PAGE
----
March 6, 2009
ESA Prepares To Launch Two Cousin Telescopes Into Orbit
The Kourou spaceport in French Guiana is gearing up to send Europe's Herschel and Planck space telescopes into orbit next month, BBC News reported.
The satellite observatories are part of a 10-year joint program worth over $2 billion and will come face to face for the first time during their arrival in the S1 preparation hall at Kourou.
Thomas Passvogel, the Herschel-Planck project manger with the European Space Agency (ESA), said the two were once at a technical center in Holland at the same time, but there was a wall separating them.
"It's great to have them finally in the same room," he told BBC News.
A single Ariane rocket is set to carry the satellites"”Europe's most valuable payload in the name of science"”into orbit on April 16.
The largest satellite, Herschel, is a far-infrared and sub-millimeter telescope that will help researchers discover how stars and galaxies form and how they evolve.
The Cosmic Microwave Background "” a "fossil light" that pervades the entire Universe and is detectible at radio wavelengths "” will be the primary focus for Planck. Scientists hope it will provide new insights into the development of the cosmos and why it looks the way it does now.
The telescope's sensitive mirrors have been covered to protect them from contamination; before the launch, ground crews will check them over to make sure they weren't damaged in transit from Europe.
The observatories' instrument teams are finishing up any last minute inspections and leaving Kourou.
"It's been many years of work to build and test the instrument. And to see it here with its telescope, constructed and ready to go - it's wonderful," said Tanya Lim, from the STFC-Rutherford Appleton Laboratory, who built Herschel's SPIRE instrument.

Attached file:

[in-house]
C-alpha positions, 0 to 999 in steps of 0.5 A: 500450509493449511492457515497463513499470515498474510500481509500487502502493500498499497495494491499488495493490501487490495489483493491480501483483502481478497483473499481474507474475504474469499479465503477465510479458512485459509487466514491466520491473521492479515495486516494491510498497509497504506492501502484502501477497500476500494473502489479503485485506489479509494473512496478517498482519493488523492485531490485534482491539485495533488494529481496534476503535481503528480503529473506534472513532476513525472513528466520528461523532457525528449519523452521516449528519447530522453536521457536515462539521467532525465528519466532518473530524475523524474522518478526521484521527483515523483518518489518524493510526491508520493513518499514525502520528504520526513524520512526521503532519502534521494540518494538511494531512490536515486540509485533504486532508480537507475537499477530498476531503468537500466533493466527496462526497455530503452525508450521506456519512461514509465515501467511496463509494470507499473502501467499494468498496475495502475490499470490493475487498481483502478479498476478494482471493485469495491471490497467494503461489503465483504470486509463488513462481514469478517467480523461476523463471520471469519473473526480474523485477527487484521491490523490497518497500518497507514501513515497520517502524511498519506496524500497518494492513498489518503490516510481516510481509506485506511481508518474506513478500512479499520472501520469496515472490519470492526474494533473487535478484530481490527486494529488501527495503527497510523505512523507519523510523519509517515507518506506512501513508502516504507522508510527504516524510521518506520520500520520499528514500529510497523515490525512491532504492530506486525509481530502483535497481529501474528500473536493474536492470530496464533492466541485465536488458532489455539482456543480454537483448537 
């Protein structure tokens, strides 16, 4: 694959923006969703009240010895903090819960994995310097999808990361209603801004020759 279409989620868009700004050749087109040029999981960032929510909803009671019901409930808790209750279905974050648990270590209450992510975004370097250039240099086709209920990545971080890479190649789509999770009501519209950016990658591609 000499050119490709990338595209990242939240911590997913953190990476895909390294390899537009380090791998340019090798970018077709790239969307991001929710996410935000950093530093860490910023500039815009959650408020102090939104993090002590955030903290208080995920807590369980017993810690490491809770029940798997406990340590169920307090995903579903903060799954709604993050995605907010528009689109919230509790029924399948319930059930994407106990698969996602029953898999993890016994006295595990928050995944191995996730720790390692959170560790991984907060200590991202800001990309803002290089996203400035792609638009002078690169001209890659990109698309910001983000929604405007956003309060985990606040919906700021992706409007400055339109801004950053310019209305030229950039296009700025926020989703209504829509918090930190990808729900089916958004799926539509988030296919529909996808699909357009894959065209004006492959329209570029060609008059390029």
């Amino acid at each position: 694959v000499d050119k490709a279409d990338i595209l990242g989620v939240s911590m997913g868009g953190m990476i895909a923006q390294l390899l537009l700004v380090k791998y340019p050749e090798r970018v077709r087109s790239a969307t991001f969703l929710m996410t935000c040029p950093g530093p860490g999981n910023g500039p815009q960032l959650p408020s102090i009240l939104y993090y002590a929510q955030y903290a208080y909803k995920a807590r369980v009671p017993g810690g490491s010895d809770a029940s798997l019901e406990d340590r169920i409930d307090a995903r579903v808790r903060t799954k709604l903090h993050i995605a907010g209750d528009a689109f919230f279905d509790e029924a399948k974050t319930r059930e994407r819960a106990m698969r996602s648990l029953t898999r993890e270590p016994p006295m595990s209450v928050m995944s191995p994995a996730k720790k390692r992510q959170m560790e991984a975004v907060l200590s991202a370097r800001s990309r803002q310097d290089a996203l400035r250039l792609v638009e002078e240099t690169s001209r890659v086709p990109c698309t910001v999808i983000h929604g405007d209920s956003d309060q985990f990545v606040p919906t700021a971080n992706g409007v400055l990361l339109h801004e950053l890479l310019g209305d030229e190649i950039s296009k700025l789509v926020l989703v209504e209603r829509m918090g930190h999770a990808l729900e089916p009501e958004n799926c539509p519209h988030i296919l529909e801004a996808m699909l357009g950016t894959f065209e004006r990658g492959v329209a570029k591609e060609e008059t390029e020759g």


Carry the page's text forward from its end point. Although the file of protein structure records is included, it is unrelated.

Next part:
Pending inspection approval, the satellites will be moved to the spaceport's fuelling hall, where their tanks will be pumped full of hydrazine in order to power the thrusters the spacecraft will use to make orbital corrections.
Cooling systems will also need to be primed, since both observatories' instruments are required to operate at extremely cold temperatures. More than 2,000 liters of super-fluid helium will be loaded into Herschel's cryogenic tank.
Planck will sit underneath its larger cousin at the top of the Ariane during their rapid ascent through the Earth's atmosphere.
The integration phase for the Ariane vehicle is nearing completion, as the solid rocket boosters have been attached to the central core stage. Next week, crews will move the whole structure to the final assembly shed to await the arrival of the passengers.
Jean-Jacques Auffret, from rocket operator Arianespace, said once Herschel and Planck are assembled onto payload adaptors, the fairing would be closed and hoisted on top of the launcher.
"After that there will be tests to ensure that all electrical links are OK. And then we roll out," Auffret said.
This will be the first time Ariane has sent spacecraft to the second Lagrangian point (L2)"”a gravitational "sweet-spot" that lays away from Earth in the direction opposite the Sun"”meaning the satellites will make fewer orbital corrections over their lifetimes.
ESA officials are hopeful in their decision to fuse the Herschel and Planck programs.
Image 1: The gigantic telescope of ESA's space-based infrared observatory, Herschel, is being prepared to be assembled with its spacecraft. Herschel's telescope, which will carry the largest mirror ever flown in space, has been delivered to ESA's European Space Research and Technology Centre, ESTEC, where engineers and scientists are busy with the final steps that will prepare the infrared observatory for launch in late 2008. Credits: ESA
Image 2: This artist's impression shows the focal plane of the two instruments on board ESA's Planck spacecraft. The instruments detect the collected radiation differently. The Low Frequency Instrument (LFI) is designed to convert the lower energy microwaves into electrical voltages, rather like a transistor radio. The High Frequency Instrument (HFI) works by converting the higher energy microwaves to heat, which is then measured by a tiny electrical thermometer. The instruments share a common telescope. Credits: ESA (Image by AOES Medialab)
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